H) St Saviour’s at Holy Trinity
Having viewed St Joseph’s, if you now look behind you, across the road you will see our next historic building.
It was felt by the settlers that an Anglican Church was needed in Lyttelton and the Church of the Most Holy Trinity was built from green wood in 1852. However, as the timber dried, it quickly became too unsafe to use and was demolished in 1857.
It was replaced in 1860 by a new church built from red volcanic stone from the hills near Lyttelton and sandstone from Quail Island. It was the first stone Anglican church built in Canterbury. It in-corporated steel and timber, including some from the original church. The interior featured plaster stucco and stained matai, with totara and pine seats.
It was destroyed in the 2011 earthquakes though a major effort was made to rescue many original stained-glass windows, timbers and items including the full church organ and pipes.
Another place of worship, St Saviours Chapel was built in 1885 at Lyttelton West. Built as a seafarers’ church its most famous visitors included Robert Falcon Scott and his crews from the Discovery and Terra Nova expeditions. Generations of seafarers worshipped here, but eventually it was no longer needed by the community and was moved, in sections, to Cathedral Grammar School in Christchurch in 1976.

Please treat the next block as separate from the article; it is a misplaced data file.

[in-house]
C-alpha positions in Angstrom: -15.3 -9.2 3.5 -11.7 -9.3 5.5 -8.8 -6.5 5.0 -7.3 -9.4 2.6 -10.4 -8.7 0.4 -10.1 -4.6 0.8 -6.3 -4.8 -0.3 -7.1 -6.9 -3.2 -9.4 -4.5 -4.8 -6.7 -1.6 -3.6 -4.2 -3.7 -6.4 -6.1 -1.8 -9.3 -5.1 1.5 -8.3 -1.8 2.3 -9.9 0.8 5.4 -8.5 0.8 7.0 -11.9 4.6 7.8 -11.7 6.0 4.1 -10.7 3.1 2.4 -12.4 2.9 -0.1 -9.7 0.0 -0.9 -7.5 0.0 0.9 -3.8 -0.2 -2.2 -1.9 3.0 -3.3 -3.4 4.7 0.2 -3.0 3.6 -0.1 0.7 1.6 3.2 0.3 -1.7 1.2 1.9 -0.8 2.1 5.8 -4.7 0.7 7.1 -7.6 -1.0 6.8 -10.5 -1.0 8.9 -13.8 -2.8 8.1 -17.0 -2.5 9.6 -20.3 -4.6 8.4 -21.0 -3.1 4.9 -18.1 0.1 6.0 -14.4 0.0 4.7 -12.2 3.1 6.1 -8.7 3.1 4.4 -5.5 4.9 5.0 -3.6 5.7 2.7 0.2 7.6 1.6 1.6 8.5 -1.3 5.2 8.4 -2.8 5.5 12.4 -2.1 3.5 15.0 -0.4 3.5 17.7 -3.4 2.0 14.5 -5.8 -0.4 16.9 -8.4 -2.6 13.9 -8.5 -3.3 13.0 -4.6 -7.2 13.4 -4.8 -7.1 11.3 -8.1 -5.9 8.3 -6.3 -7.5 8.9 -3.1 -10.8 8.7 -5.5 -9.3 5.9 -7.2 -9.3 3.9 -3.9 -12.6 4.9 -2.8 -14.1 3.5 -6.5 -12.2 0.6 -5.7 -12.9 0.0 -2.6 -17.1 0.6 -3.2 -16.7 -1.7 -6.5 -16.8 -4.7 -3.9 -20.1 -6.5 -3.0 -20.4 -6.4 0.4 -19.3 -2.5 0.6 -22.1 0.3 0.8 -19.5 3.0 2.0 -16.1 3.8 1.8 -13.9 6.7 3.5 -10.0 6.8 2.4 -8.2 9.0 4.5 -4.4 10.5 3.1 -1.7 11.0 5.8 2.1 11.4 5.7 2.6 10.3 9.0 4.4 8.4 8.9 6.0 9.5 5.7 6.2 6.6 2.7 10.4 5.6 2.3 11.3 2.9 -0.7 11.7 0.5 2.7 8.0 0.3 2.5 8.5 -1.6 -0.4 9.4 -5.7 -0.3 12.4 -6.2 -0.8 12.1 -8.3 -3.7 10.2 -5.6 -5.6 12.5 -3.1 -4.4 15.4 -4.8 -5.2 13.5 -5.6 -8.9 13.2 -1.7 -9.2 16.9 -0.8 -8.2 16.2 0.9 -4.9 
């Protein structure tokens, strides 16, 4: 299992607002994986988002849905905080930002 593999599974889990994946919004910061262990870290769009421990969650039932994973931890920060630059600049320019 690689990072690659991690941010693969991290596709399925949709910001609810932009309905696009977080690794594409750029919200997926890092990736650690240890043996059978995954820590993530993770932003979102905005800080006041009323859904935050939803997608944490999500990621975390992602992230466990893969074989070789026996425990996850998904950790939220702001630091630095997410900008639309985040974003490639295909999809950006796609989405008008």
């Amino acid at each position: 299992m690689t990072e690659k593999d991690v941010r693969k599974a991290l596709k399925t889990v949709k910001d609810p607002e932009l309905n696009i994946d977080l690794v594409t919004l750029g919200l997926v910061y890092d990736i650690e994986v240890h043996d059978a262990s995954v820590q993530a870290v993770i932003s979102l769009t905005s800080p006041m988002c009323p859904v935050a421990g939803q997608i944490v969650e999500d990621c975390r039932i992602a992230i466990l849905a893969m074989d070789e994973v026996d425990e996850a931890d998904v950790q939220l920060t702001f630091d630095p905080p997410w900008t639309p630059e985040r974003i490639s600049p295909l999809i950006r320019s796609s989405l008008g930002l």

The churches became intertwined in 2013 when St Saviours chapel became too small for the school’s needs and so it was offered back to Lyttelton. Given that Holy Trinity had yet to be rebuilt following the earthquakes, it was the perfect opportunity and the chapel came home to Lyttelton (over Dyers Pass/Pukeatua in three sections). It was re-erected on the Trinity site and items rescued from Holy Trinity were incorporated into St Saviours.
It was consecrated in 2015 and renamed St Saviour’s at Holy Trinity.
Next to the church stands The Mariners bell tower which houses the Seafarers bell brought over from England in the 1800s and rescued from the earthquake damaged church in 2011. It was blessed in 2020 and rings every Sunday. It tolls on Anzac Day, one for each of our fallen.
As a point of interest, the alter of St Saviours now resides in the Chapel of the Snows. This is a non-denominational Christian Church at McMurdo Station, Ross Island in Antarctica.
Photographs from and further information http://www.lytteltonmuseum.co.nz/st-saviours-at-holy-trinity
For more Historic Sites, download the Lyttelton - Antarctic Brochure & Heritage of Lyttelton Harbour Brochure